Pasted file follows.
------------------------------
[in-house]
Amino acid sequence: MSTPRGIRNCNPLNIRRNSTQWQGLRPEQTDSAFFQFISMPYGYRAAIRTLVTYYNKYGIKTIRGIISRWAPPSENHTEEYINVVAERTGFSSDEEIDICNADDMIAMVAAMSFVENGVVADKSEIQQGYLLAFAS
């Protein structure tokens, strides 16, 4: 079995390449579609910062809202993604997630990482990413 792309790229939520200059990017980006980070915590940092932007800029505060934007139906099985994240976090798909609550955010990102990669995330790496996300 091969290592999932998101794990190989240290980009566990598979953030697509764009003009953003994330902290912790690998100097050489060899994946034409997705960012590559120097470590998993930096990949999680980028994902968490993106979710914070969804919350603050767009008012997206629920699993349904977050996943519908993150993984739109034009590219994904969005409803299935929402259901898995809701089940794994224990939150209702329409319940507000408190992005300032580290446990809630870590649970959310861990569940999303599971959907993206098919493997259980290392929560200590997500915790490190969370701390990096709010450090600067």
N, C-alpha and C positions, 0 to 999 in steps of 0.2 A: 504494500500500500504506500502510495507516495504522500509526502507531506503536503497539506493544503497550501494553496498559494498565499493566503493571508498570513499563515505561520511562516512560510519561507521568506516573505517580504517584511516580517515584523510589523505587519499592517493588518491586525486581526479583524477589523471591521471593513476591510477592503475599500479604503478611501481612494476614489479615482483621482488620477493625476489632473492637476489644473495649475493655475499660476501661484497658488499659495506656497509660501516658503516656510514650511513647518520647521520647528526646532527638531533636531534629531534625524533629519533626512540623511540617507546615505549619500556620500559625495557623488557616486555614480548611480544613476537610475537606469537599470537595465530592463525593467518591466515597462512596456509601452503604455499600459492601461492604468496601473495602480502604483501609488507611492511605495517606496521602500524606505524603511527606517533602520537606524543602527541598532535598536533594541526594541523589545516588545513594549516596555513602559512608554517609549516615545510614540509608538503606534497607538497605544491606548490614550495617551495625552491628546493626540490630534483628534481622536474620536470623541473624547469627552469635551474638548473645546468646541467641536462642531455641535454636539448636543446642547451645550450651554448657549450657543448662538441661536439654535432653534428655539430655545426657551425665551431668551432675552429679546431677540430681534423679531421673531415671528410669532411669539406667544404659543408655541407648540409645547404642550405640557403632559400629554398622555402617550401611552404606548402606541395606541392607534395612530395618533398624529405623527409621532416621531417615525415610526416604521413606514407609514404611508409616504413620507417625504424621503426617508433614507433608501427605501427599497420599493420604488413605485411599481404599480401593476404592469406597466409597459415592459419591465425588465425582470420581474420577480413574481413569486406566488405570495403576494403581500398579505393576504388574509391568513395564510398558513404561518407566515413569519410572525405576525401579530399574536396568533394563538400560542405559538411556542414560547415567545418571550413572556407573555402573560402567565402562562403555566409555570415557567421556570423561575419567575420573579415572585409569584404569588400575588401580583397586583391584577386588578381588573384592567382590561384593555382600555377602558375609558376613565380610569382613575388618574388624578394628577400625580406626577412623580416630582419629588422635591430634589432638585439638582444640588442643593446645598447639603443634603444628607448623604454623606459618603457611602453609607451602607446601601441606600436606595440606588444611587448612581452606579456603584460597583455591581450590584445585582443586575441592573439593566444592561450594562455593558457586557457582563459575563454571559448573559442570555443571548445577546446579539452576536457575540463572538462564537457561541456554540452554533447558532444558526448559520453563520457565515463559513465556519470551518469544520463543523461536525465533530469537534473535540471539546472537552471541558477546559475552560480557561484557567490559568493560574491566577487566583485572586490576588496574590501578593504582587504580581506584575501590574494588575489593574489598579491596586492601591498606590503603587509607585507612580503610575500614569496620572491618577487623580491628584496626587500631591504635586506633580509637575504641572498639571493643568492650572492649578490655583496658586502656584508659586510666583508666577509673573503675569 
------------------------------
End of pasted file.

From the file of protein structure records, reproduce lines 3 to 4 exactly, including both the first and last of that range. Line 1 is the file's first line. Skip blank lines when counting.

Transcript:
């Protein structure tokens, strides 16, 4: 079995390449579609910062809202993604997630990482990413 792309790229939520200059990017980006980070915590940092932007800029505060934007139906099985994240976090798909609550955010990102990669995330790496996300 091969290592999932998101794990190989240290980009566990598979953030697509764009003009953003994330902290912790690998100097050489060899994946034409997705960012590559120097470590998993930096990949999680980028994902968490993106979710914070969804919350603050767009008012997206629920699993349904977050996943519908993150993984739109034009590219994904969005409803299935929402259901898995809701089940794994224990939150209702329409319940507000408190992005300032580290446990809630870590649970959310861990569940999303599971959907993206098919493997259980290392929560200590997500915790490190969370701390990096709010450090600067």
N, C-alpha and C positions, 0 to 999 in steps of 0.2 A: 504494500500500500504506500502510495507516495504522500509526502507531506503536503497539506493544503497550501494553496498559494498565499493566503493571508498570513499563515505561520511562516512560510519561507521568506516573505517580504517584511516580517515584523510589523505587519499592517493588518491586525486581526479583524477589523471591521471593513476591510477592503475599500479604503478611501481612494476614489479615482483621482488620477493625476489632473492637476489644473495649475493655475499660476501661484497658488499659495506656497509660501516658503516656510514650511513647518520647521520647528526646532527638531533636531534629531534625524533629519533626512540623511540617507546615505549619500556620500559625495557623488557616486555614480548611480544613476537610475537606469537599470537595465530592463525593467518591466515597462512596456509601452503604455499600459492601461492604468496601473495602480502604483501609488507611492511605495517606496521602500524606505524603511527606517533602520537606524543602527541598532535598536533594541526594541523589545516588545513594549516596555513602559512608554517609549516615545510614540509608538503606534497607538497605544491606548490614550495617551495625552491628546493626540490630534483628534481622536474620536470623541473624547469627552469635551474638548473645546468646541467641536462642531455641535454636539448636543446642547451645550450651554448657549450657543448662538441661536439654535432653534428655539430655545426657551425665551431668551432675552429679546431677540430681534423679531421673531415671528410669532411669539406667544404659543408655541407648540409645547404642550405640557403632559400629554398622555402617550401611552404606548402606541395606541392607534395612530395618533398624529405623527409621532416621531417615525415610526416604521413606514407609514404611508409616504413620507417625504424621503426617508433614507433608501427605501427599497420599493420604488413605485411599481404599480401593476404592469406597466409597459415592459419591465425588465425582470420581474420577480413574481413569486406566488405570495403576494403581500398579505393576504388574509391568513395564510398558513404561518407566515413569519410572525405576525401579530399574536396568533394563538400560542405559538411556542414560547415567545418571550413572556407573555402573560402567565402562562403555566409555570415557567421556570423561575419567575420573579415572585409569584404569588400575588401580583397586583391584577386588578381588573384592567382590561384593555382600555377602558375609558376613565380610569382613575388618574388624578394628577400625580406626577412623580416630582419629588422635591430634589432638585439638582444640588442643593446645598447639603443634603444628607448623604454623606459618603457611602453609607451602607446601601441606600436606595440606588444611587448612581452606579456603584460597583455591581450590584445585582443586575441592573439593566444592561450594562455593558457586557457582563459575563454571559448573559442570555443571548445577546446579539452576536457575540463572538462564537457561541456554540452554533447558532444558526448559520453563520457565515463559513465556519470551518469544520463543523461536525465533530469537534473535540471539546472537552471541558477546559475552560480557561484557567490559568493560574491566577487566583485572586490576588496574590501578593504582587504580581506584575501590574494588575489593574489598579491596586492601591498606590503603587509607585507612580503610575500614569496620572491618577487623580491628584496626587500631591504635586506633580509637575504641572498639571493643568492650572492649578490655583496658586502656584508659586510666583508666577509673573503675569 